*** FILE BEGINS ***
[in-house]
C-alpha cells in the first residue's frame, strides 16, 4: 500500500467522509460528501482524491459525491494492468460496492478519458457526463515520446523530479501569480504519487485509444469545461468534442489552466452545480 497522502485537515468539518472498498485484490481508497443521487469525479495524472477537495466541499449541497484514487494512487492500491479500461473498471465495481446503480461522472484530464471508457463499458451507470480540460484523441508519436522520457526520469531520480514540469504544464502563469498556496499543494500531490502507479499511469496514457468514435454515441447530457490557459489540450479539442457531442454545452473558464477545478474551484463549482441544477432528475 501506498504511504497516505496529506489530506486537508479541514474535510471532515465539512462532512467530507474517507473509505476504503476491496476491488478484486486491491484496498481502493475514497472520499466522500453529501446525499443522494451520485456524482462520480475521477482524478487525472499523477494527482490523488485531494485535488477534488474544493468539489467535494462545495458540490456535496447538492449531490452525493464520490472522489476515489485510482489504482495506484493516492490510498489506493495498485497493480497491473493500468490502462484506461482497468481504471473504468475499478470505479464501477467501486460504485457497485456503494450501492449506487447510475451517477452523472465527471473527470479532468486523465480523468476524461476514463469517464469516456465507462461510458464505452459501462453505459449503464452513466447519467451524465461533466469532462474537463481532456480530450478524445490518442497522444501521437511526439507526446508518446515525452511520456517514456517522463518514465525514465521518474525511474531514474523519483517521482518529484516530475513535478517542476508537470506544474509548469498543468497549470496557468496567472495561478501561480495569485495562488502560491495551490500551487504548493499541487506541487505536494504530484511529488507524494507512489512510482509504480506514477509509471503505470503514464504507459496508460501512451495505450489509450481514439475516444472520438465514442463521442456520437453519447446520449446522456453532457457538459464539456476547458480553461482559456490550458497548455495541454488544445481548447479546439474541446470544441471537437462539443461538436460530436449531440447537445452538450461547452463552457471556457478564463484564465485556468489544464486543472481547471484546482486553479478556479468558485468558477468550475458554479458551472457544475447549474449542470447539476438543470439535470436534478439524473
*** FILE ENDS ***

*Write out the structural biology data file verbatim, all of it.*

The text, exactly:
[in-house]
C-alpha cells in the first residue's frame, strides 16, 4: 500500500467522509460528501482524491459525491494492468460496492478519458457526463515520446523530479501569480504519487485509444469545461468534442489552466452545480 497522502485537515468539518472498498485484490481508497443521487469525479495524472477537495466541499449541497484514487494512487492500491479500461473498471465495481446503480461522472484530464471508457463499458451507470480540460484523441508519436522520457526520469531520480514540469504544464502563469498556496499543494500531490502507479499511469496514457468514435454515441447530457490557459489540450479539442457531442454545452473558464477545478474551484463549482441544477432528475 501506498504511504497516505496529506489530506486537508479541514474535510471532515465539512462532512467530507474517507473509505476504503476491496476491488478484486486491491484496498481502493475514497472520499466522500453529501446525499443522494451520485456524482462520480475521477482524478487525472499523477494527482490523488485531494485535488477534488474544493468539489467535494462545495458540490456535496447538492449531490452525493464520490472522489476515489485510482489504482495506484493516492490510498489506493495498485497493480497491473493500468490502462484506461482497468481504471473504468475499478470505479464501477467501486460504485457497485456503494450501492449506487447510475451517477452523472465527471473527470479532468486523465480523468476524461476514463469517464469516456465507462461510458464505452459501462453505459449503464452513466447519467451524465461533466469532462474537463481532456480530450478524445490518442497522444501521437511526439507526446508518446515525452511520456517514456517522463518514465525514465521518474525511474531514474523519483517521482518529484516530475513535478517542476508537470506544474509548469498543468497549470496557468496567472495561478501561480495569485495562488502560491495551490500551487504548493499541487506541487505536494504530484511529488507524494507512489512510482509504480506514477509509471503505470503514464504507459496508460501512451495505450489509450481514439475516444472520438465514442463521442456520437453519447446520449446522456453532457457538459464539456476547458480553461482559456490550458497548455495541454488544445481548447479546439474541446470544441471537437462539443461538436460530436449531440447537445452538450461547452463552457471556457478564463484564465485556468489544464486543472481547471484546482486553479478556479468558485468558477468550475458554479458551472457544475447549474449542470447539476438543470439535470436534478439524473